[2]Cf. Ibid., 16-18.

[3]Barnes, LW, 22.

Popular posts from this blog

How Kant’s Synthesis of Empiricism and Rationalism resulted in Agnosticism

Immanuel Kant, presented with the extreme empiricism of Hume and the extreme rationalism of Liebniz, which he discovered through the writings Wolff, sought to take a middle road between these two extreme philosophical positions. I would submit that Kant’s synthesis of these two views leads to an agnosticism about what Kant called “the thing-in-itself”, and ultimately to the philosophical positions known as Atheism, determinism, and nihilism.


Kant’s Sources
First of all, Kant was influenced by Hume’s empiricism and Newton’s physics. He saw that the physical sciences, in contrast to rationalistic metaphysics, were actually making advances. They were making discoveries, and building a system of knowledge that accurately described the world of our sense perceptions. Rationalistic metaphysics, on the other hand, was floundering amidst the combating systems that the philosophers were erecting. It did not provide new knowledge, and only led to unacceptable conclusions, such as the Absolute Mon…

LEISURE: THE BASIS OF CULTURE – A BOOK REVIEW

Leisure: The Basis of Culture & the Philosophical Act. Josef Pieper. Translated by Alexander Dru. 1963. Reprint, Ignatius Press, 2009. 143 pp. $12.99. ISBN 978-1-58617-256-5.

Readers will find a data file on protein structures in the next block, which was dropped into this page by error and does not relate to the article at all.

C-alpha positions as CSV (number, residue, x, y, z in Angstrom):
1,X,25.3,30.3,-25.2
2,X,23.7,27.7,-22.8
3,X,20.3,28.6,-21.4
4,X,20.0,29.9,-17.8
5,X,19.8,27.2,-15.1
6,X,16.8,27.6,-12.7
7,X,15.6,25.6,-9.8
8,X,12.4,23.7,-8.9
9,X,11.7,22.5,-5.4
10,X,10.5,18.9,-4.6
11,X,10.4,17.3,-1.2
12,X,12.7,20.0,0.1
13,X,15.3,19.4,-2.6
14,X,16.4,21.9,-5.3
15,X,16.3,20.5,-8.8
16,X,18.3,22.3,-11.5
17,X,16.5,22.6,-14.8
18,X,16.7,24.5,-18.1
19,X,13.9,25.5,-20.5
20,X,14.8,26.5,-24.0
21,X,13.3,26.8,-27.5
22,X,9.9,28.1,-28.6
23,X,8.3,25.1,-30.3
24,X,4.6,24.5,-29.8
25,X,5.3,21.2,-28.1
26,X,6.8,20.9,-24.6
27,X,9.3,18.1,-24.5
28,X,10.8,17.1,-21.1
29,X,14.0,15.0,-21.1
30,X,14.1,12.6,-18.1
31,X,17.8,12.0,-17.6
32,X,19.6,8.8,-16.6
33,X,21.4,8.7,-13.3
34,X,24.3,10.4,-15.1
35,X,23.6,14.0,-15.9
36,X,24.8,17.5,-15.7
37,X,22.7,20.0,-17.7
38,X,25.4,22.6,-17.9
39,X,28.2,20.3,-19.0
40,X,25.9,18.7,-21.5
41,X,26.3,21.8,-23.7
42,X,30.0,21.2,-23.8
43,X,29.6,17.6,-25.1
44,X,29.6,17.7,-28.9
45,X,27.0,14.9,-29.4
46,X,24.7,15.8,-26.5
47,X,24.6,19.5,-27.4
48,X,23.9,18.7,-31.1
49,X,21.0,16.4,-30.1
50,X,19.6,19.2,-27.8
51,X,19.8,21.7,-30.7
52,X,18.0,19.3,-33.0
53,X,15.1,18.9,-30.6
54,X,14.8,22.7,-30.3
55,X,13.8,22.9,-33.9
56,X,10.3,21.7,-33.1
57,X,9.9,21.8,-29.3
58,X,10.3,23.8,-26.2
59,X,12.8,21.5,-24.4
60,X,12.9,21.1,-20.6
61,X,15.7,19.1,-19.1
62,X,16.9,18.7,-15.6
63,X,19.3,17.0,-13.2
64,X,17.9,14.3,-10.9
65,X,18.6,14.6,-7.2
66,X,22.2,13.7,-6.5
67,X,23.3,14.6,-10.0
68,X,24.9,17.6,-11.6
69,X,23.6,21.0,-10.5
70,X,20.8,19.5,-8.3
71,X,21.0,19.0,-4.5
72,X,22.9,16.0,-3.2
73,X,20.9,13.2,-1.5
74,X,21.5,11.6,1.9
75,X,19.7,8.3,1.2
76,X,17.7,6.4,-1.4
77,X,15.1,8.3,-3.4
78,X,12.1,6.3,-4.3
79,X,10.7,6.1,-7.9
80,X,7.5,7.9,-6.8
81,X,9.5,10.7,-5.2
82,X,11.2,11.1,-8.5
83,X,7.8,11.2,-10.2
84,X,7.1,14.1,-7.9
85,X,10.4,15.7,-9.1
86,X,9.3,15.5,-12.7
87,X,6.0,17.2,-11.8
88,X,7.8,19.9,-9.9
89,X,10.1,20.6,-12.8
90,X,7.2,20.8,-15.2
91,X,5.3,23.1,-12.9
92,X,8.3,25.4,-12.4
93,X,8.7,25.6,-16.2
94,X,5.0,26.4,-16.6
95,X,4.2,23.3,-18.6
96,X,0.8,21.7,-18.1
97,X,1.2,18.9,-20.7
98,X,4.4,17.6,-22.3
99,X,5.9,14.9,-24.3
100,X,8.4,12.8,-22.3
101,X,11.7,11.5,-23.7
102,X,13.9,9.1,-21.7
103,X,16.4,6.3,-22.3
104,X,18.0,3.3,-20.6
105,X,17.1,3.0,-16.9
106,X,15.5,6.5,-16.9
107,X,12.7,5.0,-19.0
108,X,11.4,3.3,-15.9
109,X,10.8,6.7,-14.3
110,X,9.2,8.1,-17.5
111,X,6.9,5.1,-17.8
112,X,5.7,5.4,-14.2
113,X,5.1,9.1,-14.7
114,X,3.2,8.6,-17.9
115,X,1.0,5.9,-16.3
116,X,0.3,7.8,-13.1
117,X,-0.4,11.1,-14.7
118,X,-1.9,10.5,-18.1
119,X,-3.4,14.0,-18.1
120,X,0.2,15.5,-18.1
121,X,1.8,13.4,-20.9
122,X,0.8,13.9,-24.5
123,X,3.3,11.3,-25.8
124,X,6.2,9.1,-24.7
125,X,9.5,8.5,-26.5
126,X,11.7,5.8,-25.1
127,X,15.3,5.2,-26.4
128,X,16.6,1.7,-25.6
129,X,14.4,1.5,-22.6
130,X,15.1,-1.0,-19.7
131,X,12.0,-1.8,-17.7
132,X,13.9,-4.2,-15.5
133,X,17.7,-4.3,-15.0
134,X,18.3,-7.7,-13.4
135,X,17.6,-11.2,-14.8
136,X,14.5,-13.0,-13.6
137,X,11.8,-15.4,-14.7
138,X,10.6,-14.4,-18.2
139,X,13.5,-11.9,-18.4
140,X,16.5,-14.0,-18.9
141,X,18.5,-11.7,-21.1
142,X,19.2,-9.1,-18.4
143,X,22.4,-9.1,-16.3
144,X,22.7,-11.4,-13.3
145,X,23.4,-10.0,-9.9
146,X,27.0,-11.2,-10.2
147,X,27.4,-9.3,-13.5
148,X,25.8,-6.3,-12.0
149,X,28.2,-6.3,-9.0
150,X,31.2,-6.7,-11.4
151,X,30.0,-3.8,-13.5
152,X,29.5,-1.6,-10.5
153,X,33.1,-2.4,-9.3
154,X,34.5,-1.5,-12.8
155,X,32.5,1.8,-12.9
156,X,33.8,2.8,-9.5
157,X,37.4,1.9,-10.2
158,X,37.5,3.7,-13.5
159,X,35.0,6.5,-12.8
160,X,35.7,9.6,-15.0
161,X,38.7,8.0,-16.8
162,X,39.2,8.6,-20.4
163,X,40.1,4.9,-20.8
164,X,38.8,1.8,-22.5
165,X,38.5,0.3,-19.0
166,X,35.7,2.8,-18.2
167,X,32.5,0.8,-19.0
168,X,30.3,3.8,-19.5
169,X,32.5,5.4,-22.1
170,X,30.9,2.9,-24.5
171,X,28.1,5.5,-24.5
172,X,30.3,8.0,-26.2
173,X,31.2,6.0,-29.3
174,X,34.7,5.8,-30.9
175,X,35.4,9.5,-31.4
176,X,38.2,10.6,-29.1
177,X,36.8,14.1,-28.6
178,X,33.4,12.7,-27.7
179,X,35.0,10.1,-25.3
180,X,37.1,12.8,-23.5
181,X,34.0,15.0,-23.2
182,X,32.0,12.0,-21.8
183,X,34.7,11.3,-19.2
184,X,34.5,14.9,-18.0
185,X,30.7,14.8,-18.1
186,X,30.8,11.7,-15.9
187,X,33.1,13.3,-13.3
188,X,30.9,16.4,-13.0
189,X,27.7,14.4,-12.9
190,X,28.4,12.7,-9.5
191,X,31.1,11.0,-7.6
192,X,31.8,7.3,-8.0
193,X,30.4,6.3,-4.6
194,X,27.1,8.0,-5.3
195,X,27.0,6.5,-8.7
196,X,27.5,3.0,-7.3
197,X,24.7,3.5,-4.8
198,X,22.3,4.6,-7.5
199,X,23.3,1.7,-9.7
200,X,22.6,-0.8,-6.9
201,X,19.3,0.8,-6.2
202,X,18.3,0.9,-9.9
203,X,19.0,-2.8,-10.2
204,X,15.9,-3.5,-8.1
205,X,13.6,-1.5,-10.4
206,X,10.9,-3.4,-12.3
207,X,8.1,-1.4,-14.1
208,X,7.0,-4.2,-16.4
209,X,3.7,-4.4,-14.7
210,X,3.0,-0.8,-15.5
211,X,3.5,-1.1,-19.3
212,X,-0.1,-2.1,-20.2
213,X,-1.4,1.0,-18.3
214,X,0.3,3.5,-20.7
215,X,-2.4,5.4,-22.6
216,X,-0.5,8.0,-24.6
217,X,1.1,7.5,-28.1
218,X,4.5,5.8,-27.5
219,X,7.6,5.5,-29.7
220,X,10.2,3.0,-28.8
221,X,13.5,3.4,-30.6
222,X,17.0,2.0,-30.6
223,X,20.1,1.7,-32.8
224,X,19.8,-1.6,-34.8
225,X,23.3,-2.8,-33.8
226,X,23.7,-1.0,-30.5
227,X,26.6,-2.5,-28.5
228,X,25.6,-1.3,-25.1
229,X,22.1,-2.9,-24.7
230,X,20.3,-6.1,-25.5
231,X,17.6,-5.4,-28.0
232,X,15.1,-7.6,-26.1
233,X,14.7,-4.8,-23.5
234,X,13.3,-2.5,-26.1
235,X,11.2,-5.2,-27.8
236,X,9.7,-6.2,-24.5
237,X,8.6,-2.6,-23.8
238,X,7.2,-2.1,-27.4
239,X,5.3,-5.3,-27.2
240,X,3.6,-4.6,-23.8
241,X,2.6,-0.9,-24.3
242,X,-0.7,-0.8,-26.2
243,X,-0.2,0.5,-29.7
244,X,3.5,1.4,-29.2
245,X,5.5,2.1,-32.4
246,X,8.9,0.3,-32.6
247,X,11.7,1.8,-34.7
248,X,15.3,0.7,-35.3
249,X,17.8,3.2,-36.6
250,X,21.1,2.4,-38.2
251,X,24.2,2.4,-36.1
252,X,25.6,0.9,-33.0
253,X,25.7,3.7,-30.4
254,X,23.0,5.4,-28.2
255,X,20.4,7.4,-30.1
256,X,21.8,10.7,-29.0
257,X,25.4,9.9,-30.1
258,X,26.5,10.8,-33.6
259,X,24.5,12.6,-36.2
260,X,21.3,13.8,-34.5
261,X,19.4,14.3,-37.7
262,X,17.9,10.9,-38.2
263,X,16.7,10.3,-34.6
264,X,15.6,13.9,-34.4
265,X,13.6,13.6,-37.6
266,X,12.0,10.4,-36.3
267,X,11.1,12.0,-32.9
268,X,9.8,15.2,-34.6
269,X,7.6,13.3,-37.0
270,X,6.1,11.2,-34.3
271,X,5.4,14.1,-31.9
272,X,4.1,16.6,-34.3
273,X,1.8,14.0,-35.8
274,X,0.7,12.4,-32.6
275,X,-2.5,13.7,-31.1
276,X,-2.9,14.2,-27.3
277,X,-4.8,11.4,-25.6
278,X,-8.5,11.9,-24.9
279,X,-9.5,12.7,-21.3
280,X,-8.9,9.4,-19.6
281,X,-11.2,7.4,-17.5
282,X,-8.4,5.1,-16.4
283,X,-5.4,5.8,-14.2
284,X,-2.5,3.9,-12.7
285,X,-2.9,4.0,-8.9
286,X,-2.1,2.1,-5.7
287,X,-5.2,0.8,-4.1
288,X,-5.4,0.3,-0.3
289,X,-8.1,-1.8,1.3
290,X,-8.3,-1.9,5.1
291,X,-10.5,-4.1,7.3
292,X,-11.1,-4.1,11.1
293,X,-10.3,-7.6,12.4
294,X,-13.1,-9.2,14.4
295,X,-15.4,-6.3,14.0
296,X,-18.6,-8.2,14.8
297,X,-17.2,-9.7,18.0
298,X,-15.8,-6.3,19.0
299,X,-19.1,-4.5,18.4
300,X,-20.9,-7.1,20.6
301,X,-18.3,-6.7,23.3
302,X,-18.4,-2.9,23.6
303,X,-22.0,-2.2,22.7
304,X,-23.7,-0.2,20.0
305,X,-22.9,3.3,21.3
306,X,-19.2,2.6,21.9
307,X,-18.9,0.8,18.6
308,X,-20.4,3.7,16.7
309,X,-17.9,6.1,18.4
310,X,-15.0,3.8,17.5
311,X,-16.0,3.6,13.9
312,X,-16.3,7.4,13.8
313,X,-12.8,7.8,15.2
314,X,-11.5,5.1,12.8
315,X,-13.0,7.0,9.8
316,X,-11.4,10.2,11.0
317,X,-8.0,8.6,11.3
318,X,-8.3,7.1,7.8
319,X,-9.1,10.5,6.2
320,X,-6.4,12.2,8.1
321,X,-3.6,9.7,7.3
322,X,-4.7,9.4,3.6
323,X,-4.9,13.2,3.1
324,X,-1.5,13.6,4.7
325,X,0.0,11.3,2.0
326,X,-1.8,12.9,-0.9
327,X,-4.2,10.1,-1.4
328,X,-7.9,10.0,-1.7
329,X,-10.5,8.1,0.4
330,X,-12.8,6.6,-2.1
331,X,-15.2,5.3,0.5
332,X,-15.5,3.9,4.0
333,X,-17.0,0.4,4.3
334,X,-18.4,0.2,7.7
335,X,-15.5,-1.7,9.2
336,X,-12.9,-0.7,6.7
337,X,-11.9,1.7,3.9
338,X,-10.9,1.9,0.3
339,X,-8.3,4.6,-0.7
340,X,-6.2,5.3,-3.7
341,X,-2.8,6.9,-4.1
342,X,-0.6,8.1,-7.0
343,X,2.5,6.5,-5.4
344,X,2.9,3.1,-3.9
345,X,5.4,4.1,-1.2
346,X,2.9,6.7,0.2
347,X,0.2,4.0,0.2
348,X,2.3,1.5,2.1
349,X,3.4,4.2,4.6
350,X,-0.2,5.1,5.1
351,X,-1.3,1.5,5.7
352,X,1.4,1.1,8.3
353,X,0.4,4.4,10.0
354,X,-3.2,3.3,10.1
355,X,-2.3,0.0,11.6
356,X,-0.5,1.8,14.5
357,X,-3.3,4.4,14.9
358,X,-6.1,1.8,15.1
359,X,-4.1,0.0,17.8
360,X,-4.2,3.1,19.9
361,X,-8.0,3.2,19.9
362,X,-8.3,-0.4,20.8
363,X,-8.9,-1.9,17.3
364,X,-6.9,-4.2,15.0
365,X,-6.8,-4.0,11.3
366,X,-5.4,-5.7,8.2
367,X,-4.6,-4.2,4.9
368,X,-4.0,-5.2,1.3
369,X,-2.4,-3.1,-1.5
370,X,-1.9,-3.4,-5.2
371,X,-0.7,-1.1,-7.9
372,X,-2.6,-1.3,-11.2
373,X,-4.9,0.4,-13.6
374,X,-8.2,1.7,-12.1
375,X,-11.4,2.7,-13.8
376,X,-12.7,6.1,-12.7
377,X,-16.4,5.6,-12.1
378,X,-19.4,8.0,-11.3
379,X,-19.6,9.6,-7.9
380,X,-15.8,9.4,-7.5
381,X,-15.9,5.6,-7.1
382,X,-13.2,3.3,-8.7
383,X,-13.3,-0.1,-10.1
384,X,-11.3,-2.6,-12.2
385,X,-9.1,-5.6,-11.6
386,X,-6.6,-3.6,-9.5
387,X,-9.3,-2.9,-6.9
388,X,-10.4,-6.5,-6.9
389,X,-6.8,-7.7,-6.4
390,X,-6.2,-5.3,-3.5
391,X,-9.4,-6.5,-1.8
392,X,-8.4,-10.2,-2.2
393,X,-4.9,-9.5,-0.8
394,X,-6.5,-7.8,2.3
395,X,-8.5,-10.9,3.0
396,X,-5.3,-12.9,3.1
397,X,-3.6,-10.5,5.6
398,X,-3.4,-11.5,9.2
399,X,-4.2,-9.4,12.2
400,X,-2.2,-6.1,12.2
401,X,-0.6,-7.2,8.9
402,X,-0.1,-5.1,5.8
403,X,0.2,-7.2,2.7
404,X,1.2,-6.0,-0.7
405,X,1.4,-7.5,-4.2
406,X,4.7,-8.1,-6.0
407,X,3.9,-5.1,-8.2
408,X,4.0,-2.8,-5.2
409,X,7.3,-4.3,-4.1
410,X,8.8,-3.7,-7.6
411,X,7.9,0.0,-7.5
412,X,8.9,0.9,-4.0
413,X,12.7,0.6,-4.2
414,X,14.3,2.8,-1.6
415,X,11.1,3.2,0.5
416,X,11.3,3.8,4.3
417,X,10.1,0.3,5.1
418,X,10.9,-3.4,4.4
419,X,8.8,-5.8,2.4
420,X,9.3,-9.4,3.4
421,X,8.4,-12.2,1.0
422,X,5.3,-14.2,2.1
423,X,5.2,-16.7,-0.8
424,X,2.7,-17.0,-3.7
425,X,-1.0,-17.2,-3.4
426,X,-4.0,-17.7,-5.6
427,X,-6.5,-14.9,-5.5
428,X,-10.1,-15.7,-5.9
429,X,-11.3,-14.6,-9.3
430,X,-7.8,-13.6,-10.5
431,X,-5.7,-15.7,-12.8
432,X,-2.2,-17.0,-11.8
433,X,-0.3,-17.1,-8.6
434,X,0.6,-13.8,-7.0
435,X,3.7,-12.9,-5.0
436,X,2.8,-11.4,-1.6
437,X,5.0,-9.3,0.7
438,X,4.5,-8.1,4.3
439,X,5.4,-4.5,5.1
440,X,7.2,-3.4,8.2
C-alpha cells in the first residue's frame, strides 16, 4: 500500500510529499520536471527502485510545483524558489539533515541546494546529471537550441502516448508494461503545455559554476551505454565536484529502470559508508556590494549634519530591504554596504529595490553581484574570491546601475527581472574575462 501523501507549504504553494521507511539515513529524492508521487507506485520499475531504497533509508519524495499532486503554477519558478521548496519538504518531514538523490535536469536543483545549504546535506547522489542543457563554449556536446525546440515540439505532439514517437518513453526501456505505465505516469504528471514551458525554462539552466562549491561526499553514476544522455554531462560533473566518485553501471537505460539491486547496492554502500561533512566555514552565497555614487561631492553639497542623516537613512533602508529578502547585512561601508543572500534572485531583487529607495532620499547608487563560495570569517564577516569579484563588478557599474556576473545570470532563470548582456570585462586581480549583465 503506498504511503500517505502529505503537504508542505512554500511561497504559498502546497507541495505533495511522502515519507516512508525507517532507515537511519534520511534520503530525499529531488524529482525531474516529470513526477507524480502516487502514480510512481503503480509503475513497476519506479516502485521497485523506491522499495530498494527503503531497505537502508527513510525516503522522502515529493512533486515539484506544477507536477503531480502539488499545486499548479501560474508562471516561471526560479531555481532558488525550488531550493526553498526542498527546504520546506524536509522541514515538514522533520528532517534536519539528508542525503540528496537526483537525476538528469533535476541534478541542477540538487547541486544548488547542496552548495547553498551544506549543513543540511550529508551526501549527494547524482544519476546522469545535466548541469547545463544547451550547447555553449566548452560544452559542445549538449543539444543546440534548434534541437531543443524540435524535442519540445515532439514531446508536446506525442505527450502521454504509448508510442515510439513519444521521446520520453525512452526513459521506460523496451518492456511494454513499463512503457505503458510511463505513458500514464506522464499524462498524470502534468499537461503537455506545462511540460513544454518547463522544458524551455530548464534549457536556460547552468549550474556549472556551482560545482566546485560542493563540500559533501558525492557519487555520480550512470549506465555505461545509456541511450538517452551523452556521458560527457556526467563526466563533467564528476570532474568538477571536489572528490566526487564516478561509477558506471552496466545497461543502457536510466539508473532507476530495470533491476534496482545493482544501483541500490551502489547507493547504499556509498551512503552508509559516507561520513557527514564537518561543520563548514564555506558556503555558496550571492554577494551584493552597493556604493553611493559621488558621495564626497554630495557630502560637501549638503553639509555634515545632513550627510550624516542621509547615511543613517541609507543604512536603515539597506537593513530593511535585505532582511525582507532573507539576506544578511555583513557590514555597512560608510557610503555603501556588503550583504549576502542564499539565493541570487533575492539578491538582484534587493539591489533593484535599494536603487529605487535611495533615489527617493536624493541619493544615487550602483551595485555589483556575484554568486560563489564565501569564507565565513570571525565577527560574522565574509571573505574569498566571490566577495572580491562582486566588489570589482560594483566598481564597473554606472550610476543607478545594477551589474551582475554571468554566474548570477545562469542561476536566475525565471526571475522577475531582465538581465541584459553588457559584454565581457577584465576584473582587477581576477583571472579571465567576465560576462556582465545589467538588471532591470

This book is composed of two articles written by the German philosopher Josef Pieper. Though the two articles are intimately connected, they form two distinct works; as such, this book review will begin by giving a brief introduction to the works in question, followed by and exposition of each of the works individually. The two articles that are included in this book, Leisure: the Basis of Culture and The Philosophical Act, were both published in 1947, and, as such, were written during the cultural crisis in Germany that followed the Second World War. Not only did Pieper have the cultural crisis in mind when he wrote these articles, but he was also writing in light of the works of the most well-known German philosopher of the time – Martin Heidegger. As such, any reader who is familiar with Heidegg…

IDENTITY AND DIFFERENCE by Martin Heidegger

I don’t propose to attempt any sort of reply to Martin Heidegger in this article. The purpose of this article is to explain Martin Heidegger’s thoughts, as they are found in the book, Identity and Difference. Martin Heidegger is a difficult thinker to understand, and requires a lot of work to fully appreciate his arguments. My primary goal in this article is to introduce the reader to two very important articles written by Heidegger, and, I hope, to properly explain Heidegger’s views on Being and beings.
            This book is composed of two articles written by Martin Heidegger and translated with an introduction by Joan Stambaugh. The first article, The Principle of Identity, is “the unchanged text of a lecture given on the occasion of the 500th anniversary of the University of Freiburg im Breisgau, for the faculty day on June 27, 1957.”[1] The second article The Onto-theo-logical Constitution of Metaphysics, is “the explication that concluded a seminar during the wint…